Opportunities for Technology in Promoting Resilience and Well-Being in Schools
The rapid uptake of technology in recent years has changed the ways that young people interact with each other and with their world. Technology offers a medium that facilitates interaction, engagement, and agency, and can be effectively used to improve mental health outcomes. The Young and Well Cooperative Research Centre (CRC) has been a thought leader in this space. Established in 2011 as part of the Australian Government Department of Industry and Innovation’s CRC program, the Young and Well CRC has the purpose to explore the role of technology in young people’s lives, and to determine how those technologies can be used to improve the mental health and well-being of those aged 12–25. The proliferation of technology in young people’s lives has been demonstrated in a series of studies exploring the nature of Internet use among young Australians. Specifically, the 2008 headspace National Youth and Parent Community Survey revealed that young people spent an average of 2 h or less online (1.7 h for 12–17 year olds and 2.0 h for 18–25 year olds; Burns JM, Davenport TA, Durkin LA, Luscombe GM, Hickie IB. Med J Aust 192:S22–S26, 2010). More recent data from the Young and Well National Surveys reveal that this figure has increased to 3.4 h per day on average for 16–25 year olds in 2012 (Burns JM, Birrell E, Bismark M, Pirkis J, Davenport TA, Hickie IB, Weinberg MK, Ellis L. Austr Health Rev 40(5):584–590, 2016) and to 4.5 h per day in 2014.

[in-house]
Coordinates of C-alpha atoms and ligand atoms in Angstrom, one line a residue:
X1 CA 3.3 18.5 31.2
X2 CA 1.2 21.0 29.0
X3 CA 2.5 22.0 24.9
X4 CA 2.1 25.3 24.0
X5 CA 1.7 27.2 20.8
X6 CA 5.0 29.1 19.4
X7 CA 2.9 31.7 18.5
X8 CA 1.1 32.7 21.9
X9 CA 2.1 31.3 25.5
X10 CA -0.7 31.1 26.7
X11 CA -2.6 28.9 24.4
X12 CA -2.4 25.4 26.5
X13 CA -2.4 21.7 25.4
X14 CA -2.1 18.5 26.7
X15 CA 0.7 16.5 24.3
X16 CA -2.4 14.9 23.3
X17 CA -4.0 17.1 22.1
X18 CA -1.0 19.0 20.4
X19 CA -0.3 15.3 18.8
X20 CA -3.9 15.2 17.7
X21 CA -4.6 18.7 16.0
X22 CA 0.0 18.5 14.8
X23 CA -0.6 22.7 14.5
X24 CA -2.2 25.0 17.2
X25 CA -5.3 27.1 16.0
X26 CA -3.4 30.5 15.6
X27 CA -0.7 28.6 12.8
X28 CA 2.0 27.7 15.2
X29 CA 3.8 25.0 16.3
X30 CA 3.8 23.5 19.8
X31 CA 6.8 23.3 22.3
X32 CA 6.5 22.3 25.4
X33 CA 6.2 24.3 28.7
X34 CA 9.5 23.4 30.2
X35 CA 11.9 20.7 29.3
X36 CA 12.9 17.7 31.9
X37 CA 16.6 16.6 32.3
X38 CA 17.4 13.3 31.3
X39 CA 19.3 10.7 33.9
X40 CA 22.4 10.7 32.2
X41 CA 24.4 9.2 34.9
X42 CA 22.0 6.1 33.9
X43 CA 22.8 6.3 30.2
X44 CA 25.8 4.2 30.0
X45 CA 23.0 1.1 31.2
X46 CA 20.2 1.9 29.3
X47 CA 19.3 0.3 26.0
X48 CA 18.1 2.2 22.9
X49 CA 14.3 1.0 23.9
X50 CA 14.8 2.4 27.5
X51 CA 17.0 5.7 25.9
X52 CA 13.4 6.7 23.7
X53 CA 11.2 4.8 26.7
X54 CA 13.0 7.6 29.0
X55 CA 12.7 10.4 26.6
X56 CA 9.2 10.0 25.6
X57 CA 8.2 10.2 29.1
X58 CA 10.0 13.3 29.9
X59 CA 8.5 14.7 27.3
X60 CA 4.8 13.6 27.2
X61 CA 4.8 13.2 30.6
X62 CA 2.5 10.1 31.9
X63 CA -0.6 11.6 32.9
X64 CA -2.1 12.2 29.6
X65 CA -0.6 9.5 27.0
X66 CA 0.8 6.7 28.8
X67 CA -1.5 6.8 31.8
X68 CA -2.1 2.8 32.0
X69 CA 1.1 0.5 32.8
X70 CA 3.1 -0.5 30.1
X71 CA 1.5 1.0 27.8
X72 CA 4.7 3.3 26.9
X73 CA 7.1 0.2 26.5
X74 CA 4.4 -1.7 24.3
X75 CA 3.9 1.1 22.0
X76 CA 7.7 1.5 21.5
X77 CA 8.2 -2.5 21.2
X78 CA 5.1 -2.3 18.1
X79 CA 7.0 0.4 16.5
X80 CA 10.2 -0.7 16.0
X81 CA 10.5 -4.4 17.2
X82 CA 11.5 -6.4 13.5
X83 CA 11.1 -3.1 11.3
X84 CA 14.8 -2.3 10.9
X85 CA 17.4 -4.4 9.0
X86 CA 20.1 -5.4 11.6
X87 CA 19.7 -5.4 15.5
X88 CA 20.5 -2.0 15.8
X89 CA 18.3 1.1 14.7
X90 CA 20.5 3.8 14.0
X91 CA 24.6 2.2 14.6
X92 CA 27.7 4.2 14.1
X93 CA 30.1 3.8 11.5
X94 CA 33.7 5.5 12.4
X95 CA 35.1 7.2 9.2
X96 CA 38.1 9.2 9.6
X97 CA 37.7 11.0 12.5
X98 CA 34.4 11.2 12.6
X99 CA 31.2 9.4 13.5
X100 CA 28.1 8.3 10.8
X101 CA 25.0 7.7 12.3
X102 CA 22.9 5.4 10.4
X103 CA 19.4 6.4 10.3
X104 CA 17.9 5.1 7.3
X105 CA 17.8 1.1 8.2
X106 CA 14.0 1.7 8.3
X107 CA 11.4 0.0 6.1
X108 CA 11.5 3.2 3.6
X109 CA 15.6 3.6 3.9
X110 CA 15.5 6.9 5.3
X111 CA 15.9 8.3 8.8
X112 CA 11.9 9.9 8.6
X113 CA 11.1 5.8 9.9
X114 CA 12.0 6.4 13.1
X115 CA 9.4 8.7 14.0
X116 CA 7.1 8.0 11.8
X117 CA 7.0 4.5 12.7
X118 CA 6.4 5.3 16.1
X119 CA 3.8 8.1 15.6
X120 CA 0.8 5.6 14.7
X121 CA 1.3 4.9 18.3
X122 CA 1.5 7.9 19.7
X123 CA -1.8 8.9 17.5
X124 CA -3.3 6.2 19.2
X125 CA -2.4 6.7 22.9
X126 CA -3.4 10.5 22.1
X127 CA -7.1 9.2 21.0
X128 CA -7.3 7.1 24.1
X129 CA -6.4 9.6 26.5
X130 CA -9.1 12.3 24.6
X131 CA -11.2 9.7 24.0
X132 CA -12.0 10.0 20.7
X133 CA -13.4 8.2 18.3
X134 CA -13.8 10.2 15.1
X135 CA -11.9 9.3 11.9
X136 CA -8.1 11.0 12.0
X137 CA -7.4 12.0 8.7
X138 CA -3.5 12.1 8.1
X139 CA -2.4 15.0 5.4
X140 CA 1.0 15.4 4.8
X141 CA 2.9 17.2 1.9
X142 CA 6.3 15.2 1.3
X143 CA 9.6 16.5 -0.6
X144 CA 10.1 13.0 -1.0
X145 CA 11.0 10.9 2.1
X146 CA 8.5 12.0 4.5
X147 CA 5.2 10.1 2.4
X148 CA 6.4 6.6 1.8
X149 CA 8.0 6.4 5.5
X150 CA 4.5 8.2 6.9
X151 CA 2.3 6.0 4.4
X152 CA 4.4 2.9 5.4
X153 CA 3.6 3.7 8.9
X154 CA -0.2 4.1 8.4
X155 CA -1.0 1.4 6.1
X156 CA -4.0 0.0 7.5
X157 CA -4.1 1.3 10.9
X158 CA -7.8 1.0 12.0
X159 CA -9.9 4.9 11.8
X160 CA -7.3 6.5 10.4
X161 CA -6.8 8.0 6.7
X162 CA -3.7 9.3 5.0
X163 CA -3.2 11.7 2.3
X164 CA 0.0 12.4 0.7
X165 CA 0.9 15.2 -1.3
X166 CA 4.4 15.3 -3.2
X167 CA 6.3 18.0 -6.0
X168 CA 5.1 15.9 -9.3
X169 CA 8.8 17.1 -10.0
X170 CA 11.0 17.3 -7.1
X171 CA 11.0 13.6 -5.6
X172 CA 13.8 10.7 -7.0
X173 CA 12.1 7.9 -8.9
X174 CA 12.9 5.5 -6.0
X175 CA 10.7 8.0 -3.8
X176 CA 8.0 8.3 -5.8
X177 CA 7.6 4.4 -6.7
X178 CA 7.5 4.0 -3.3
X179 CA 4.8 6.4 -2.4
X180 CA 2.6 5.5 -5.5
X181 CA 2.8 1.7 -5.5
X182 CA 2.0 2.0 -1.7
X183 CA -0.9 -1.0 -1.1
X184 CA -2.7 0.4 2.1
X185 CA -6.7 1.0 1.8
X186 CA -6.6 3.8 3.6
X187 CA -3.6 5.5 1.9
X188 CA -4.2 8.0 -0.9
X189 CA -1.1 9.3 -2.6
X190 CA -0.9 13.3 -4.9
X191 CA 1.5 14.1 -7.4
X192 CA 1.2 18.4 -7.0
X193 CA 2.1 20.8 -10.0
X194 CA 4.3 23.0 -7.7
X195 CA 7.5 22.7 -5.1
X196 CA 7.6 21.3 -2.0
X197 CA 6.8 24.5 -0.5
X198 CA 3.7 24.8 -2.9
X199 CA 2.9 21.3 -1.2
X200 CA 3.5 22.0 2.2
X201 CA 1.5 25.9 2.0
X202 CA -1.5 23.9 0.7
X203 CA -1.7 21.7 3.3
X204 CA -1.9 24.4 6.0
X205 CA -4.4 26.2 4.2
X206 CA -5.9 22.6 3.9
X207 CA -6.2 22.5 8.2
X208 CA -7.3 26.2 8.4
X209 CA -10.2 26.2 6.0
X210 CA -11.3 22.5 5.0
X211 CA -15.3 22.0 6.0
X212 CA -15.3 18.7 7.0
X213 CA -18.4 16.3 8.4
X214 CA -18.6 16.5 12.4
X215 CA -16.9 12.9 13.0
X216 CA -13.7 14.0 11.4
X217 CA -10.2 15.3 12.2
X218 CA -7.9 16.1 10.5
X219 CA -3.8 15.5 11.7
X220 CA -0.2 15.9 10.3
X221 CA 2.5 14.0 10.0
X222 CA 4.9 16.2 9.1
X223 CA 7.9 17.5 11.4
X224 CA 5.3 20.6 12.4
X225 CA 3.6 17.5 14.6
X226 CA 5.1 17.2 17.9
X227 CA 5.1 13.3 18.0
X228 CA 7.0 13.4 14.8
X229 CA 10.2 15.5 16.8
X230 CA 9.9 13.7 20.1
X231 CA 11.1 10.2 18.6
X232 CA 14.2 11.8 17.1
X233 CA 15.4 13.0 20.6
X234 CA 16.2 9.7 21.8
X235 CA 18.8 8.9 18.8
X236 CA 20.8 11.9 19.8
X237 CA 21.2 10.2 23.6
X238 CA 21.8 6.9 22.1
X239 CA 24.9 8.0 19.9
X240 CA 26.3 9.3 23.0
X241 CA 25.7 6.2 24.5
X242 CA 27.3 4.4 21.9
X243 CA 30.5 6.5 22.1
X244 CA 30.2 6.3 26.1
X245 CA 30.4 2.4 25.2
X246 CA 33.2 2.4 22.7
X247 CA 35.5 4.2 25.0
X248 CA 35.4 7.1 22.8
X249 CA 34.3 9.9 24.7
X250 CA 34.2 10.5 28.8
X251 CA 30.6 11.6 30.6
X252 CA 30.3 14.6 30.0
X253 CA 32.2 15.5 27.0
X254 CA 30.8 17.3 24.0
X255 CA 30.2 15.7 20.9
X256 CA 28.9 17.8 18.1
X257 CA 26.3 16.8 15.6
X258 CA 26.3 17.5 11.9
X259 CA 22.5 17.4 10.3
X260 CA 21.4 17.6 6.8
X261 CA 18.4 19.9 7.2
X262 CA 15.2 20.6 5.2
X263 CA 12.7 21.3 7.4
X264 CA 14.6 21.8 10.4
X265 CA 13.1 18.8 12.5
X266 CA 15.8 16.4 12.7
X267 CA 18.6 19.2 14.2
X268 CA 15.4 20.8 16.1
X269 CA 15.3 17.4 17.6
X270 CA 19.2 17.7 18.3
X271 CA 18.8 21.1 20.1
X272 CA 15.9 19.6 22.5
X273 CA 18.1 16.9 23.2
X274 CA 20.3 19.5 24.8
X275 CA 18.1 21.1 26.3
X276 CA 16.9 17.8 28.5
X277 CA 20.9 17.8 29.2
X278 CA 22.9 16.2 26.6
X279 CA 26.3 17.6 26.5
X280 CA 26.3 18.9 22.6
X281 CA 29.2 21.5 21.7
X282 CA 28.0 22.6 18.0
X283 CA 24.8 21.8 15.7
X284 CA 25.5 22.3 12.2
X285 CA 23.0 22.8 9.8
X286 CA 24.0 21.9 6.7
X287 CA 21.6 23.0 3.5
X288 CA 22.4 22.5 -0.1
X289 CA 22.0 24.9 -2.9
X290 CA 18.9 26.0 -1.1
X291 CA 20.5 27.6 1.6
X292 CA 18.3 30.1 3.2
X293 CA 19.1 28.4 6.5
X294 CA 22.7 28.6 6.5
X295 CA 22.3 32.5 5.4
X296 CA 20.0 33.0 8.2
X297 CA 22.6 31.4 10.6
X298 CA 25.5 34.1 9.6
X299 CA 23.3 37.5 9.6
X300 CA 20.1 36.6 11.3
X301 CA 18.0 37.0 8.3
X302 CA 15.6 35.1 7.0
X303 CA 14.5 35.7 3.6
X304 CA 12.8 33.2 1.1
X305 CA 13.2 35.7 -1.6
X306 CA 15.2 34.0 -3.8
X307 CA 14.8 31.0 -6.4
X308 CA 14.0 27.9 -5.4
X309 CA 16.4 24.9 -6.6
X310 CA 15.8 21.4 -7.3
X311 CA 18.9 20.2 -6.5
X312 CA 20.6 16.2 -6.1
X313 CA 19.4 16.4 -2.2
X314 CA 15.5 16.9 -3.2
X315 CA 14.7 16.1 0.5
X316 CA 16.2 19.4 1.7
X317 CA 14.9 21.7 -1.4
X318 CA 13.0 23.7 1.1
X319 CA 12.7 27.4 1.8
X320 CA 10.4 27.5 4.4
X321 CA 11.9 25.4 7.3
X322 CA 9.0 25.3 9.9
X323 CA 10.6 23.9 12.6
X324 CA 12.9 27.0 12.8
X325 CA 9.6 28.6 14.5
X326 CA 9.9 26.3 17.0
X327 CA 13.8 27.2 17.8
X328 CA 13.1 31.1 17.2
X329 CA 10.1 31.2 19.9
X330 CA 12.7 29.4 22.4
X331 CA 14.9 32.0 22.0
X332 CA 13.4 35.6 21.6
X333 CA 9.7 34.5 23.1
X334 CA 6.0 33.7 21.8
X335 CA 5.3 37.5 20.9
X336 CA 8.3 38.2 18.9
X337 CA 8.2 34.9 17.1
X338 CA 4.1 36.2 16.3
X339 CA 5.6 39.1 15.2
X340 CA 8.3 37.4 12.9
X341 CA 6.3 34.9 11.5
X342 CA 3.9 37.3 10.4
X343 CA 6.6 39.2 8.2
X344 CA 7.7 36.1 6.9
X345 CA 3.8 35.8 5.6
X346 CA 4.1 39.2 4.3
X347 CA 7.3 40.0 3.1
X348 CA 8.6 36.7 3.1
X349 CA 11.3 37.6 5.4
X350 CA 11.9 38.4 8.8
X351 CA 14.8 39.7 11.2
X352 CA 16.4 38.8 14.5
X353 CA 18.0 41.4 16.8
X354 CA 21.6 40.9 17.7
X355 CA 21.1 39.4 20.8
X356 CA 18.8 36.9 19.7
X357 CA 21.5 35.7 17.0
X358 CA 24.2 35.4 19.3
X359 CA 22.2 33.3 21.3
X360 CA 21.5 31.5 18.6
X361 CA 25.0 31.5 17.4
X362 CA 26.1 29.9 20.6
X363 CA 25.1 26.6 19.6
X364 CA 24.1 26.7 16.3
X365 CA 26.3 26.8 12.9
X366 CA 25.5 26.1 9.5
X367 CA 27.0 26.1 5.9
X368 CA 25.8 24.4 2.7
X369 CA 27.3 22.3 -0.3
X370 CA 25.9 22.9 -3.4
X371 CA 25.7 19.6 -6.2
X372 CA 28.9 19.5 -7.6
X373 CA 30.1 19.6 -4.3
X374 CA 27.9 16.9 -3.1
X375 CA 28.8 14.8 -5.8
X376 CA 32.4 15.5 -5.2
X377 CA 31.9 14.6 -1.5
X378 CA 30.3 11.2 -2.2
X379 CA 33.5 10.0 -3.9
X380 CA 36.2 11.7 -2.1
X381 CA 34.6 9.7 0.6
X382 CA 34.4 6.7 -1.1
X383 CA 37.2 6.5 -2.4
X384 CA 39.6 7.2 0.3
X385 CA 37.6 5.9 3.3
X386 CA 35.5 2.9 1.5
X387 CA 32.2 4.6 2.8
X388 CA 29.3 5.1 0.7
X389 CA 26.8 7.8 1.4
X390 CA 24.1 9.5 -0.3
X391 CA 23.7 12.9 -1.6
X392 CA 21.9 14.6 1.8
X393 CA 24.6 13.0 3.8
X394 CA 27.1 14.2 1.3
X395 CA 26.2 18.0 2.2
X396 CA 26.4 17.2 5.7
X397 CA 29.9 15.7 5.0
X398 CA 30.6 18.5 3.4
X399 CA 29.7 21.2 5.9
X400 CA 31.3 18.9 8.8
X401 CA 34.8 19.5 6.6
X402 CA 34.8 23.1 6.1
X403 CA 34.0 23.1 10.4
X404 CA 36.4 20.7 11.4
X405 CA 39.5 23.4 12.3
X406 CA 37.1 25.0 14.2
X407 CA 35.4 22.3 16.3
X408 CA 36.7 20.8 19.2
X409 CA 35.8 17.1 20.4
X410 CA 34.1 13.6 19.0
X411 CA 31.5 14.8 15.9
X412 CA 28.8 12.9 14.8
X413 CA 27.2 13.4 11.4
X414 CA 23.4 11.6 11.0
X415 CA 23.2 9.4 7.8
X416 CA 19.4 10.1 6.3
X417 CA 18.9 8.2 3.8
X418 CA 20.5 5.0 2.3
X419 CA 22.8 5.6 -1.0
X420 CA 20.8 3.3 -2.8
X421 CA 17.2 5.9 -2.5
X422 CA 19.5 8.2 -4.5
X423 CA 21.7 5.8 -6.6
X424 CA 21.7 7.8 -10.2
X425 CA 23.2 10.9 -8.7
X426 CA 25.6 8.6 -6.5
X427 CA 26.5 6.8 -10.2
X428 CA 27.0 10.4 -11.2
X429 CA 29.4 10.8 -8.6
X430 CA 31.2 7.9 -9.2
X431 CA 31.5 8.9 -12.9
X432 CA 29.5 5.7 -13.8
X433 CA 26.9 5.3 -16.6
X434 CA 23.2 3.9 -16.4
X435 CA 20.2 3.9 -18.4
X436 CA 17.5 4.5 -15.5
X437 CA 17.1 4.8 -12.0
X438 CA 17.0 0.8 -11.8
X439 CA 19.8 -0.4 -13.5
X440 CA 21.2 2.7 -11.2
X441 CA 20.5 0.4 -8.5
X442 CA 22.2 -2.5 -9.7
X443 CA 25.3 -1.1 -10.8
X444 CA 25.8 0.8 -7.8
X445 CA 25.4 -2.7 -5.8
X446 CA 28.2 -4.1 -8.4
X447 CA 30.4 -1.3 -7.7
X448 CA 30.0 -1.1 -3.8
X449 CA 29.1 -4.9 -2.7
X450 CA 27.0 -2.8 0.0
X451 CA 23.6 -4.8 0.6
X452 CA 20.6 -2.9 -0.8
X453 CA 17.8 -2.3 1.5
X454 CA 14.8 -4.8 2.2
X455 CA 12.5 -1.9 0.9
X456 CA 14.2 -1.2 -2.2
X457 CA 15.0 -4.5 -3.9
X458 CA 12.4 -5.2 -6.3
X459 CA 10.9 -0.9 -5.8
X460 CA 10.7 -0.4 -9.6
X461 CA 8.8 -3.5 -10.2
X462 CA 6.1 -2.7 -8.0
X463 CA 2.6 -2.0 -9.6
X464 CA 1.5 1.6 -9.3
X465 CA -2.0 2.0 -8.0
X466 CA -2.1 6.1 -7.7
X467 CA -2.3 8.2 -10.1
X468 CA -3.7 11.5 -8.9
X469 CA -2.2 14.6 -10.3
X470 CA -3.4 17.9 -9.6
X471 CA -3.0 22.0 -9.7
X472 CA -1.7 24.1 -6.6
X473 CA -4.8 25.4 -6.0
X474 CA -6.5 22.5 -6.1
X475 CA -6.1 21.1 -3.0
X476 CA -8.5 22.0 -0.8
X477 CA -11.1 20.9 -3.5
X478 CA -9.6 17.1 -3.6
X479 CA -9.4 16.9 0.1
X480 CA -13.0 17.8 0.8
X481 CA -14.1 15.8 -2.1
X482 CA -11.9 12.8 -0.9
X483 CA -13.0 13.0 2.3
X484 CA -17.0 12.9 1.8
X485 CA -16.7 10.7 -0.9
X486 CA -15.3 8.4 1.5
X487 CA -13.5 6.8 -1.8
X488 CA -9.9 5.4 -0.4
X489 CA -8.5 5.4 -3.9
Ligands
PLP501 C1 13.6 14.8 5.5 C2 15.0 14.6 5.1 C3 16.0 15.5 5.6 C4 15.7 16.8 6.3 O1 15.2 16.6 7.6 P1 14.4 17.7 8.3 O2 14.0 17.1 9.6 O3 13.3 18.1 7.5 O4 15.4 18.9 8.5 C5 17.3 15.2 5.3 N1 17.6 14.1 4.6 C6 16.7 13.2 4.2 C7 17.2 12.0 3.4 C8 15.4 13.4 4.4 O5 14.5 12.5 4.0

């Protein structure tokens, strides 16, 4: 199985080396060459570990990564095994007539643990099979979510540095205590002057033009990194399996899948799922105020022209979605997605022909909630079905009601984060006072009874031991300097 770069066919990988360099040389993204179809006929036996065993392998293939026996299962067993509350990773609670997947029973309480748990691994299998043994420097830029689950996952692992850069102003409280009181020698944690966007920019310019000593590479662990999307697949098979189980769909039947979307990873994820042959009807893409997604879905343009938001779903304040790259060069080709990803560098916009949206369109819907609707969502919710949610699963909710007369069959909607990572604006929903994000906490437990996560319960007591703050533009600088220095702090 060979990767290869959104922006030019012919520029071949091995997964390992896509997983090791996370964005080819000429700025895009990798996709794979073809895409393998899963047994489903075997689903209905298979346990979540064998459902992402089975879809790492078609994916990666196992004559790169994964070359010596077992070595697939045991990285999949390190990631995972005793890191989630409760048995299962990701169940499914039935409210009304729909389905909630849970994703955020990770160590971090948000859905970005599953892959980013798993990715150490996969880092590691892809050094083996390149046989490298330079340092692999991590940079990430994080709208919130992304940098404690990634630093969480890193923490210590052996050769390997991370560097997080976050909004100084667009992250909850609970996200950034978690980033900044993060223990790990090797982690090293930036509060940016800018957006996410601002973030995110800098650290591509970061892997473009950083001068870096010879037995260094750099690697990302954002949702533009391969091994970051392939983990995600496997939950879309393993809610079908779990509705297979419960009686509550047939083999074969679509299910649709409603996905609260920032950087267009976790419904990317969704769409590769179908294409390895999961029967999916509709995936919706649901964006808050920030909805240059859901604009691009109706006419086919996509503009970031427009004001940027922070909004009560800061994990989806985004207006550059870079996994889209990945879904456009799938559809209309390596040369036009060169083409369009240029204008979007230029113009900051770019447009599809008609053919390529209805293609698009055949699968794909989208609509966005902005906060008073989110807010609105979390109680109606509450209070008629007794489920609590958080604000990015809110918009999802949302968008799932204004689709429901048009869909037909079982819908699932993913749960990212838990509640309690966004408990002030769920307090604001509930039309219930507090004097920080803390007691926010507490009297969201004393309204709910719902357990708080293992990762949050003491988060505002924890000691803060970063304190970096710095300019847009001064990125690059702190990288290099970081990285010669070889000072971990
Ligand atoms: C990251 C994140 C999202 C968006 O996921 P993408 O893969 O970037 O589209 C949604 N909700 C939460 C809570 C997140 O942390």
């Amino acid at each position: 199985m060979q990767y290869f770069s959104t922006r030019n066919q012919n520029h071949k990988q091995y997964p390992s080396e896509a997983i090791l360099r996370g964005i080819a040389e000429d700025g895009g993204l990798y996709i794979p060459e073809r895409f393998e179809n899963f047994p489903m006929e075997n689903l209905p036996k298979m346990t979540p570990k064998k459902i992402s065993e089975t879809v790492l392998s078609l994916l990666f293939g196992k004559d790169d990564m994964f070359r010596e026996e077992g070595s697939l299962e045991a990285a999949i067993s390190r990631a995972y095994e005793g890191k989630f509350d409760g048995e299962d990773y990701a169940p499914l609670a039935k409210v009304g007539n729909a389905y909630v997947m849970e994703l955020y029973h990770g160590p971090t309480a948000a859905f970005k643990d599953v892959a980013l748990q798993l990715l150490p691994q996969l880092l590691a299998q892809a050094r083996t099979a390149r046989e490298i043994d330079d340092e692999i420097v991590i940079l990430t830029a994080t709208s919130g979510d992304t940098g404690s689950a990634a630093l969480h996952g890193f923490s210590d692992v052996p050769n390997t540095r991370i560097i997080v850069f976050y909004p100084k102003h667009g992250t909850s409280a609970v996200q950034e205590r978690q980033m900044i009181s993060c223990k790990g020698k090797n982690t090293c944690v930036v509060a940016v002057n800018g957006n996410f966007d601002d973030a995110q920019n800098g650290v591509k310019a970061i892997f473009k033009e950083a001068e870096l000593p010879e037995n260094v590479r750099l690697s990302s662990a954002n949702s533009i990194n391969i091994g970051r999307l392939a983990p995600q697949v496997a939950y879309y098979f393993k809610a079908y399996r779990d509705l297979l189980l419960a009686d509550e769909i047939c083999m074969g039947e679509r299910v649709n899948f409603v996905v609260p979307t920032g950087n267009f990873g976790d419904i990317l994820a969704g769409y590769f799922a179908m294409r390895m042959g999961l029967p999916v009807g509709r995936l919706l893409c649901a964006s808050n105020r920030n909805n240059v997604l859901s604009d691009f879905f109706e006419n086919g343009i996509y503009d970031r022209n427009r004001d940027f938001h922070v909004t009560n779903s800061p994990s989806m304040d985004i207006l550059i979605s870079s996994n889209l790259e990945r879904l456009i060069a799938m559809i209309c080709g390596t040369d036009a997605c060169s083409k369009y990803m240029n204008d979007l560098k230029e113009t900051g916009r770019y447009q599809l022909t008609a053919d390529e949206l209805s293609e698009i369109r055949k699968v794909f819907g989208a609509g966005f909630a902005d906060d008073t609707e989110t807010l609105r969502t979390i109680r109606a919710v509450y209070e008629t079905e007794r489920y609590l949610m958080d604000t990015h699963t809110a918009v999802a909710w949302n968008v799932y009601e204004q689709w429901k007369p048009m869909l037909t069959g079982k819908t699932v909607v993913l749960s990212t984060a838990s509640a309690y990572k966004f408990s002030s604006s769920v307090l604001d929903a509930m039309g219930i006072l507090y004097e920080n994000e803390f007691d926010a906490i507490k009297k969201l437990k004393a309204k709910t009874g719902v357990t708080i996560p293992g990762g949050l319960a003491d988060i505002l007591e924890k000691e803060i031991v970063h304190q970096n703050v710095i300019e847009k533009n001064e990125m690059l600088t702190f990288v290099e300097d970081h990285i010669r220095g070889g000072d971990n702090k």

KeywordsTechnology Internet Resilience Young people Mental health Engagement Well-being Happiness
- Burns, J. M., Davenport, T. A., Christensen, H., Luscombe, G. M., Mendoza, J. A., Bresnan, A., Blanchard, M. E., & Hickie, I. B. (2013). Game On: Exploring the impact of technologies on young men’s mental health and Well-being. Findings from the first Young and Well National Survey. Young and Well Regional Office for Europe.Google Scholar
- Hides, L., Kavanagh, D., Stoyanov, S., Zelenko, O., Tjondronegoro, D., & Mani, M. (2014). Mobile Application Rating Scale (MARS): A new tool for assessing the quality of health mobile applications. Young and Well Cooperative Research Centre: Melbourne.Google Scholar
- Oliver, K. G., Collin, P., Burns, J. M., & Nicholas, J. (2006). Building resilience in young people through meaningful participation. Australian e-Journal for the Advancement of Mental Health, 5, 1–7.Google Scholar